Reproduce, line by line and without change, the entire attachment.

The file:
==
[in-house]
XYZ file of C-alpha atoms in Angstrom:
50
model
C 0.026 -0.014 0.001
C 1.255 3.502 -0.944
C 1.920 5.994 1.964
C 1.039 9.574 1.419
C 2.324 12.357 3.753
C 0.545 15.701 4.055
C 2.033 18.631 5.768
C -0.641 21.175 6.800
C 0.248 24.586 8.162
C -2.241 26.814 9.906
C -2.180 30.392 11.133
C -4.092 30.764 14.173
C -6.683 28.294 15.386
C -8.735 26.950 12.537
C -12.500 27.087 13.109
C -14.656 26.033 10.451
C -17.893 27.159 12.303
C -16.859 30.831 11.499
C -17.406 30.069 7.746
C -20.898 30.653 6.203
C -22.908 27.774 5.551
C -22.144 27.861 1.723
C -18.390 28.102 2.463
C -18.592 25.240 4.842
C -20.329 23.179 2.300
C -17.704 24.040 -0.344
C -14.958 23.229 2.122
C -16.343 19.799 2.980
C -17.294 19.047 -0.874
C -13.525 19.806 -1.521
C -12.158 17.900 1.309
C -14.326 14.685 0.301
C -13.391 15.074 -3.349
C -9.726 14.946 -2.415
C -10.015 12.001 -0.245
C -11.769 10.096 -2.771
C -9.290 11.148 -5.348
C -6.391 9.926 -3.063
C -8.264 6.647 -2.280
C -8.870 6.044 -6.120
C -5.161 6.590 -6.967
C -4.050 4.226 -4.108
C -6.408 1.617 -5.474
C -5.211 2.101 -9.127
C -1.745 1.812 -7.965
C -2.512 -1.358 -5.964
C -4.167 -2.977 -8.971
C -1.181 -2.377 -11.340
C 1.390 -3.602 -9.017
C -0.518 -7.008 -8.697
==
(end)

[in-house]
XYZ file of C-alpha atoms in Angstrom:
50
model
C 0.026 -0.014 0.001
C 1.255 3.502 -0.944
C 1.920 5.994 1.964
C 1.039 9.574 1.419
C 2.324 12.357 3.753
C 0.545 15.701 4.055
C 2.033 18.631 5.768
C -0.641 21.175 6.800
C 0.248 24.586 8.162
C -2.241 26.814 9.906
C -2.180 30.392 11.133
C -4.092 30.764 14.173
C -6.683 28.294 15.386
C -8.735 26.950 12.537
C -12.500 27.087 13.109
C -14.656 26.033 10.451
C -17.893 27.159 12.303
C -16.859 30.831 11.499
C -17.406 30.069 7.746
C -20.898 30.653 6.203
C -22.908 27.774 5.551
C -22.144 27.861 1.723
C -18.390 28.102 2.463
C -18.592 25.240 4.842
C -20.329 23.179 2.300
C -17.704 24.040 -0.344
C -14.958 23.229 2.122
C -16.343 19.799 2.980
C -17.294 19.047 -0.874
C -13.525 19.806 -1.521
C -12.158 17.900 1.309
C -14.326 14.685 0.301
C -13.391 15.074 -3.349
C -9.726 14.946 -2.415
C -10.015 12.001 -0.245
C -11.769 10.096 -2.771
C -9.290 11.148 -5.348
C -6.391 9.926 -3.063
C -8.264 6.647 -2.280
C -8.870 6.044 -6.120
C -5.161 6.590 -6.967
C -4.050 4.226 -4.108
C -6.408 1.617 -5.474
C -5.211 2.101 -9.127
C -1.745 1.812 -7.965
C -2.512 -1.358 -5.964
C -4.167 -2.977 -8.971
C -1.181 -2.377 -11.340
C 1.390 -3.602 -9.017
C -0.518 -7.008 -8.697